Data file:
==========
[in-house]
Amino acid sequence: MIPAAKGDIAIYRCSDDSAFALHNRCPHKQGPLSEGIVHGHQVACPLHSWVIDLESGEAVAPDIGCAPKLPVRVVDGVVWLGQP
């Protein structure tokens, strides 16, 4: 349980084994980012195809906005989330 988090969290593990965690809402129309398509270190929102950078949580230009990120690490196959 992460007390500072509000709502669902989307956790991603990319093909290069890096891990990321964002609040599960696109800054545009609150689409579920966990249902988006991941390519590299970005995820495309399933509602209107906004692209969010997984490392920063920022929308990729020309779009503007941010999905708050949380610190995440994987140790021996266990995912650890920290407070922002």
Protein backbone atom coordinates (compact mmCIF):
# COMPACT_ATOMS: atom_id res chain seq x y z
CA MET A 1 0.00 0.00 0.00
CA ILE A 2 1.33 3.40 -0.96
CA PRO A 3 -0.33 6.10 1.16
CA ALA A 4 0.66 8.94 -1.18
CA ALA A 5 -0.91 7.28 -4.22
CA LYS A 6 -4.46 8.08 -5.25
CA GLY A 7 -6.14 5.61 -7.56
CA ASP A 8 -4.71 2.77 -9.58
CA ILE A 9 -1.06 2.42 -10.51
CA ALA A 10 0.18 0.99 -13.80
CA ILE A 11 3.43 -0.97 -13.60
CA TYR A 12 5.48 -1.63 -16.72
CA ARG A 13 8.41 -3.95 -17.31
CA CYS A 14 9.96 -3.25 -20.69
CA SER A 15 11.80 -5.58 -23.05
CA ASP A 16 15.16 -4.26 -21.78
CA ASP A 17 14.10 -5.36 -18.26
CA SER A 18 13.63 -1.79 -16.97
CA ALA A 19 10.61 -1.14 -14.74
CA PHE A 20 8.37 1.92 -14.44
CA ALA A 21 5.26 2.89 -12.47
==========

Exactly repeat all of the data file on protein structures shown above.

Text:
[in-house]
Amino acid sequence: MIPAAKGDIAIYRCSDDSAFALHNRCPHKQGPLSEGIVHGHQVACPLHSWVIDLESGEAVAPDIGCAPKLPVRVVDGVVWLGQP
């Protein structure tokens, strides 16, 4: 349980084994980012195809906005989330 988090969290593990965690809402129309398509270190929102950078949580230009990120690490196959 992460007390500072509000709502669902989307956790991603990319093909290069890096891990990321964002609040599960696109800054545009609150689409579920966990249902988006991941390519590299970005995820495309399933509602209107906004692209969010997984490392920063920022929308990729020309779009503007941010999905708050949380610190995440994987140790021996266990995912650890920290407070922002």
Protein backbone atom coordinates (compact mmCIF):
# COMPACT_ATOMS: atom_id res chain seq x y z
CA MET A 1 0.00 0.00 0.00
CA ILE A 2 1.33 3.40 -0.96
CA PRO A 3 -0.33 6.10 1.16
CA ALA A 4 0.66 8.94 -1.18
CA ALA A 5 -0.91 7.28 -4.22
CA LYS A 6 -4.46 8.08 -5.25
CA GLY A 7 -6.14 5.61 -7.56
CA ASP A 8 -4.71 2.77 -9.58
CA ILE A 9 -1.06 2.42 -10.51
CA ALA A 10 0.18 0.99 -13.80
CA ILE A 11 3.43 -0.97 -13.60
CA TYR A 12 5.48 -1.63 -16.72
CA ARG A 13 8.41 -3.95 -17.31
CA CYS A 14 9.96 -3.25 -20.69
CA SER A 15 11.80 -5.58 -23.05
CA ASP A 16 15.16 -4.26 -21.78
CA ASP A 17 14.10 -5.36 -18.26
CA SER A 18 13.63 -1.79 -16.97
CA ALA A 19 10.61 -1.14 -14.74
CA PHE A 20 8.37 1.92 -14.44
CA ALA A 21 5.26 2.89 -12.47